Nope, that’s certainly not your grandpa’s jointer cutter head. It’s called a spiral cutter head. It is a newer design that uses the concept of insert tooling rather than traditional straight knives installed in the cutter head. Small square carbide cutters are placed near one another along a machined spiral pattern in a steelhead. This same technology is also available for other tools, such as planers, shapers, and molders. Still, since the purchasing criteria may differ for these applications, I will focus on using spiral cutter heads in jointers for this article. Spiral cutter heads are considered an upgrade for a jointer and generally carry a premium of $300 to $1,700, depending upon the size of your cutter head. Many manufacturers now offer this as an option that can be factory installed in their jointers when initially purchased. They are also available as a retrofit that you can install yourself. They are superior to traditional knife-based cutter heads in nearly every respect. Whether it makes sense for an individual to purchase one depends on whether the incremental cost is worth it to that particular woodworker, given their specific requirements. To evaluate whether or not it is worth the money to you, here are some of the key benefits to consider:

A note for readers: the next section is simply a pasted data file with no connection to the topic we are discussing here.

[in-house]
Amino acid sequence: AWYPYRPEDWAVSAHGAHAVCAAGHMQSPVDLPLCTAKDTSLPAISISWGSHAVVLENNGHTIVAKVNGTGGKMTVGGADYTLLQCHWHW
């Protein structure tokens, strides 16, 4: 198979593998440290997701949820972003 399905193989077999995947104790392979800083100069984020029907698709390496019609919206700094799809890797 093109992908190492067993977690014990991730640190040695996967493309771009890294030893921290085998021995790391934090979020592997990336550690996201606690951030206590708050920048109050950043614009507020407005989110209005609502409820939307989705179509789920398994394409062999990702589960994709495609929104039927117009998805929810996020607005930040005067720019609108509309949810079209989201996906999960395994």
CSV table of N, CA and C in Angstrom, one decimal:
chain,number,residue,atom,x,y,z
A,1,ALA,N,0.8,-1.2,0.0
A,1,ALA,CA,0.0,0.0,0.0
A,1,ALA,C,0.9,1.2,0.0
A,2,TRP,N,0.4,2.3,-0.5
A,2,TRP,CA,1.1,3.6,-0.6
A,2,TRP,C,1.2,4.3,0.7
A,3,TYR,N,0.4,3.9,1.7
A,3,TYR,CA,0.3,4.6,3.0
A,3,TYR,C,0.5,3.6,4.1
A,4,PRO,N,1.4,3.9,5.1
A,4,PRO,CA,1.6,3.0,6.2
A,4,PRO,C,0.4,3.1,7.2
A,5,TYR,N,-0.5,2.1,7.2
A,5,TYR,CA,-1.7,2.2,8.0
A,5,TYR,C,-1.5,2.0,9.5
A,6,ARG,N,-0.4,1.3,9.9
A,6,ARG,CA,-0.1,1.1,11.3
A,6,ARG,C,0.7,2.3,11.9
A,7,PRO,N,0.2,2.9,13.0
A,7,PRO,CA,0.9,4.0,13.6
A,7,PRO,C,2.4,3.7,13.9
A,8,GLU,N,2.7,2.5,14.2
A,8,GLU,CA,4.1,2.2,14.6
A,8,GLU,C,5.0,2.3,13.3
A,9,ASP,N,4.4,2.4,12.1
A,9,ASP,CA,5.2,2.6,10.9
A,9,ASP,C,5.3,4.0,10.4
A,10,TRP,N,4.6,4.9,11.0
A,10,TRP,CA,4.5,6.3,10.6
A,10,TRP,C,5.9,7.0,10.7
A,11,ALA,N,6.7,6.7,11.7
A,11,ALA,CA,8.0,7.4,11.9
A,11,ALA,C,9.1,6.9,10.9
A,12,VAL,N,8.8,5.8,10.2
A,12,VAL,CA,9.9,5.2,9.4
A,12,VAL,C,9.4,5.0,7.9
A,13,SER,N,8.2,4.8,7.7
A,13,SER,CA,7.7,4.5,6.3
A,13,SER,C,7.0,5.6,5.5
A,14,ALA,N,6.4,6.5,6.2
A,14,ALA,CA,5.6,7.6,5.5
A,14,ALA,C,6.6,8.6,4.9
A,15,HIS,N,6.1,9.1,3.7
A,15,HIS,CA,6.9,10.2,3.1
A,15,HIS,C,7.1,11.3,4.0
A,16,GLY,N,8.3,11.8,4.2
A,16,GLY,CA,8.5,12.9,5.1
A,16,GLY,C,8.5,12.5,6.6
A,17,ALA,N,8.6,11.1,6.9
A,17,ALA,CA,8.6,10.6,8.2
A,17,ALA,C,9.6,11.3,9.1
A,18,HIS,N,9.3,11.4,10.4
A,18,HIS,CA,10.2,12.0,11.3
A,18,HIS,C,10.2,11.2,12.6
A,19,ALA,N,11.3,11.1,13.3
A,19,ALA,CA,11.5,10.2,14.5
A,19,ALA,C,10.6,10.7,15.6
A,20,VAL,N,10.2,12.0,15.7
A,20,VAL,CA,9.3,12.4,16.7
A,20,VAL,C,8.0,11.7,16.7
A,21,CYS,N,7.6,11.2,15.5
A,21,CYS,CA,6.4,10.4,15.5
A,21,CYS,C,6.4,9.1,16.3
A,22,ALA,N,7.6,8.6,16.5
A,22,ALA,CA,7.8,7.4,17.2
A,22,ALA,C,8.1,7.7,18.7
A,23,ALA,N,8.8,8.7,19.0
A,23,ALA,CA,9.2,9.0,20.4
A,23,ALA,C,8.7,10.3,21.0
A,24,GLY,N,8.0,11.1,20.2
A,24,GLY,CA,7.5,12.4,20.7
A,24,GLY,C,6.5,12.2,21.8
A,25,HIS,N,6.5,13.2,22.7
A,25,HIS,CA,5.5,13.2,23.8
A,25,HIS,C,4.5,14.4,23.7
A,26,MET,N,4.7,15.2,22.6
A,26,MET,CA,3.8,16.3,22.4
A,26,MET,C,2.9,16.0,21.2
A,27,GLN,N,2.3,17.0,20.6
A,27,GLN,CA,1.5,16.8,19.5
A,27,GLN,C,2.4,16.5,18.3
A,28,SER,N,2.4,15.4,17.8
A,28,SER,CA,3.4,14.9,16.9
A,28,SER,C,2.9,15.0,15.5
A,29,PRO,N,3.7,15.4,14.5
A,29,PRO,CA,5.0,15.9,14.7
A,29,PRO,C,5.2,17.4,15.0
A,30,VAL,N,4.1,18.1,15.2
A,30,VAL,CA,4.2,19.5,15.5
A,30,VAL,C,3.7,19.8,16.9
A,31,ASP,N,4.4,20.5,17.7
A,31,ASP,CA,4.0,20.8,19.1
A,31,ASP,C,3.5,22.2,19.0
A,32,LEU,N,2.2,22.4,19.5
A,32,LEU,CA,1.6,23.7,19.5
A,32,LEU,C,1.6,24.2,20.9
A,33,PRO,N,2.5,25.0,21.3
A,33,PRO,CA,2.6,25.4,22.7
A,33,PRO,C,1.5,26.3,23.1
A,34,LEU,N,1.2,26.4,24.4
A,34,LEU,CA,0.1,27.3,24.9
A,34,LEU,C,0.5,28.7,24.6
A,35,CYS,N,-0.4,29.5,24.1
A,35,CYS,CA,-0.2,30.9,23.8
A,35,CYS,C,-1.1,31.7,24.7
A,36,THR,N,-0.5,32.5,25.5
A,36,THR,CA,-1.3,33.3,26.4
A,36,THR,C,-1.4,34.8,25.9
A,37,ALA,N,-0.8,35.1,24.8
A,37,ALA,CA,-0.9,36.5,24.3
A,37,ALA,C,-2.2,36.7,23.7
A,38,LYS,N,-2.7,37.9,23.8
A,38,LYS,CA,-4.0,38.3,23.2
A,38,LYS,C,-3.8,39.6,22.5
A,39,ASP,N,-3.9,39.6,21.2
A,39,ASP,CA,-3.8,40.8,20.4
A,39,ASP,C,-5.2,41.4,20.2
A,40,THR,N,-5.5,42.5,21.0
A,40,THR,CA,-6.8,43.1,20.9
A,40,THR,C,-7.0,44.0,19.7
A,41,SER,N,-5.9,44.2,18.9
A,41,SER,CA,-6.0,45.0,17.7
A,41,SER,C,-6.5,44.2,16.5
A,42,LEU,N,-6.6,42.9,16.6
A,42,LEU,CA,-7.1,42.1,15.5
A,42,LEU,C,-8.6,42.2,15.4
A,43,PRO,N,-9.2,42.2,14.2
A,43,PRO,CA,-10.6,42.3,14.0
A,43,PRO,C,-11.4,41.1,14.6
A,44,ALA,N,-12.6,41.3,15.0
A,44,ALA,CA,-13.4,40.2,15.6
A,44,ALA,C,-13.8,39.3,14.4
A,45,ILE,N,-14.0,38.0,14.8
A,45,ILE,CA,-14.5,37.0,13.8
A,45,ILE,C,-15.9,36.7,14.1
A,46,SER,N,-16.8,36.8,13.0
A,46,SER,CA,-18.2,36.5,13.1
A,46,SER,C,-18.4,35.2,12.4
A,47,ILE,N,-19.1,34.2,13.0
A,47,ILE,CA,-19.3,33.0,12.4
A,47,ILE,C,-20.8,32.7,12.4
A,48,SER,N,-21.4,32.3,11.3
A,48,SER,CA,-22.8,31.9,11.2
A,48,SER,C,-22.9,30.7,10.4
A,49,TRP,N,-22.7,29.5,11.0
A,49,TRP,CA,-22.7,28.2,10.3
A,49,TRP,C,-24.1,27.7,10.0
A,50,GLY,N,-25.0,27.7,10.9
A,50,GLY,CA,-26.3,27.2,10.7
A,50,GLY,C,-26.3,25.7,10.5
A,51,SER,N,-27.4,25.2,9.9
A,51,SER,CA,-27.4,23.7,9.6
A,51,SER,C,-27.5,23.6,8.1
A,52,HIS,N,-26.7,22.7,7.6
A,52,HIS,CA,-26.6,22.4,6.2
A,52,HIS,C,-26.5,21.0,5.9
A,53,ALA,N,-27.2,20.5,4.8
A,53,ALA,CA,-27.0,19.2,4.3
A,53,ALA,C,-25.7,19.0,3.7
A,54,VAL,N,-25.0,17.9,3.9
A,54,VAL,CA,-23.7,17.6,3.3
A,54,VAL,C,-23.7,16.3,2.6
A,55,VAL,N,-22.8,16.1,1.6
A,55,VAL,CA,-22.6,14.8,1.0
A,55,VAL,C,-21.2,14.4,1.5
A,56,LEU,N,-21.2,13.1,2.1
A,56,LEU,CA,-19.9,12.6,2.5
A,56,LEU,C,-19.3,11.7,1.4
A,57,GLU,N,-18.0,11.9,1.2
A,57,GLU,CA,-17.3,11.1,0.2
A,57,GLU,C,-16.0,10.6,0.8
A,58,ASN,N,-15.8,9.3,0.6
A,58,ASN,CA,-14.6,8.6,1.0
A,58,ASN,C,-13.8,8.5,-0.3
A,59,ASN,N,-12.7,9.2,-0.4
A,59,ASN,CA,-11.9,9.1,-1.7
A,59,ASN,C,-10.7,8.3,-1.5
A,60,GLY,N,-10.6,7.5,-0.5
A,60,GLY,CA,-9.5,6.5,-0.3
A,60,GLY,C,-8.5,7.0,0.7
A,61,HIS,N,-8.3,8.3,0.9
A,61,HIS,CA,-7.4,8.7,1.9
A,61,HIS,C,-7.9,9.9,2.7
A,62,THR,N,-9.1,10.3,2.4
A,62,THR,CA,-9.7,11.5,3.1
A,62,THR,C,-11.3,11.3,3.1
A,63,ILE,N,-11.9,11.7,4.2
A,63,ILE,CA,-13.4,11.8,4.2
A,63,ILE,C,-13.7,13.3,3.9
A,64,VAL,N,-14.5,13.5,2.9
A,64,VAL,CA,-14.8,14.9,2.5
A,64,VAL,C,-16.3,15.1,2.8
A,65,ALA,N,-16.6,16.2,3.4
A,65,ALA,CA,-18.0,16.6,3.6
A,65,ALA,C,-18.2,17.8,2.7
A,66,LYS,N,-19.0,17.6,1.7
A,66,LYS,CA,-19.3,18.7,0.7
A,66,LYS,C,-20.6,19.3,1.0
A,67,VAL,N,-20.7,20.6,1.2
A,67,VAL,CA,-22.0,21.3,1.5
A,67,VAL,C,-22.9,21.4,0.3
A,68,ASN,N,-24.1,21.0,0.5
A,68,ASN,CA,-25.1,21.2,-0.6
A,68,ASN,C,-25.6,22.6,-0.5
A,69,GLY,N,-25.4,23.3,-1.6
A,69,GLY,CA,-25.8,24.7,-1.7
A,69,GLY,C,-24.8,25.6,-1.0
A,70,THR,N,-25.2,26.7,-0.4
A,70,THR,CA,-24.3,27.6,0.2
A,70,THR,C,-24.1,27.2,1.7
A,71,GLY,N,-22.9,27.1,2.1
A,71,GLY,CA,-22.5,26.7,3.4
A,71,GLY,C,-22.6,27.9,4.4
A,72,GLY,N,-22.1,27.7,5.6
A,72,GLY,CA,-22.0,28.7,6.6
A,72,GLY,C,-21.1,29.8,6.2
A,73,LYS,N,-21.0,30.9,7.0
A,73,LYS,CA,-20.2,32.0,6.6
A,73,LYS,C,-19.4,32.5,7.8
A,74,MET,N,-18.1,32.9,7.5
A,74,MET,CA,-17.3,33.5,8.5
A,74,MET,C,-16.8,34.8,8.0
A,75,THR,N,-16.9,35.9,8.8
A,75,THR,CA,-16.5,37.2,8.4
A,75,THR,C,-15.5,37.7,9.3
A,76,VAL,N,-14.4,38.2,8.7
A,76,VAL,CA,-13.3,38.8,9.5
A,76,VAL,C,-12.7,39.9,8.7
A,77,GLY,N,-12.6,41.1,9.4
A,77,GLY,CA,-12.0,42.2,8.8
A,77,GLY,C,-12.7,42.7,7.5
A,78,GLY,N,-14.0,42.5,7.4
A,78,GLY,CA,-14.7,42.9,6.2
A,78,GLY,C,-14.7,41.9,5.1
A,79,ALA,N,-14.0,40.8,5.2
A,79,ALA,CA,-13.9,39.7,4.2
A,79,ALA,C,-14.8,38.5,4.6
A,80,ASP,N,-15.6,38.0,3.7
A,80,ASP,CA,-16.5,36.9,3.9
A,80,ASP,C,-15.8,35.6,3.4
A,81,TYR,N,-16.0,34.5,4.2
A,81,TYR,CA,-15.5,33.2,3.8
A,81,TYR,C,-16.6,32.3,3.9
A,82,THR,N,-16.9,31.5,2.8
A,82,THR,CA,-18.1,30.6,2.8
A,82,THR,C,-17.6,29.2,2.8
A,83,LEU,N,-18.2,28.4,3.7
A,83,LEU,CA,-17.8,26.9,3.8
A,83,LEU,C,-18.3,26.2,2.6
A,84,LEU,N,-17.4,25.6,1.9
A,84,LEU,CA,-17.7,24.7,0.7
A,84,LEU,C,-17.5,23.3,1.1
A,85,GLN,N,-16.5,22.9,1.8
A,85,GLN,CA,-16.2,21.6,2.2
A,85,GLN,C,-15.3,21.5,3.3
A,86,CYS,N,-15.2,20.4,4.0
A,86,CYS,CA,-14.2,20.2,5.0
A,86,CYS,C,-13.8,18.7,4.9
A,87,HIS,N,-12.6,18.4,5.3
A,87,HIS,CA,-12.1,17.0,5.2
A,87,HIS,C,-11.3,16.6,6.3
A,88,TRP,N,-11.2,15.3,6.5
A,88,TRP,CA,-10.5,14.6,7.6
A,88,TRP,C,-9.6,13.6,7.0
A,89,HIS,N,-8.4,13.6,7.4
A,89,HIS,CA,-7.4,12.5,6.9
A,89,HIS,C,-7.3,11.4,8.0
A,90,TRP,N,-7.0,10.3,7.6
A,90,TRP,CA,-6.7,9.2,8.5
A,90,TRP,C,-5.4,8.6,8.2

Edge longevity. Spiral cutter heads utilize carbide steel inserts, while most knife-based cutter heads incorporate knives made of high-speed steel. Carbide normally holds an edge for at least three times as long as high-speed steel, much longer than that in many cases. This translates to less time between swapping out cutters. Plus, the insert cutters for spiral cutter heads normally have four cutting edges on each one, so if one gets dull, it can be rotated, and the jointer is immediately back in production. Depending upon the cost of sharpening and replacing knives in your area, it is unlikely that this longevity advantage alone will ever singlehandedly justify the cost of the spiral cutter upgrade. Still, it is a factor that can offset some of the price differentials, so it is worth consideration.
Super easy cutter changes. Depending upon the design of a given cutter head, swapping out knives can be a cumbersome, time-consuming process. With spiral cutter heads, the process could not be much simpler. Remove one screw, rotate the cutter 90 degrees to a new edge, tighten it down, and resume jointing.
Setting knives can be frustrating. This can take a while and lead to inconsistent results in getting the knives consistently set to the perfect height. Of all the factors to consider with spiral cutter heads, this one appeals to me the most, as I am not a fan of swapping knives in a jointer.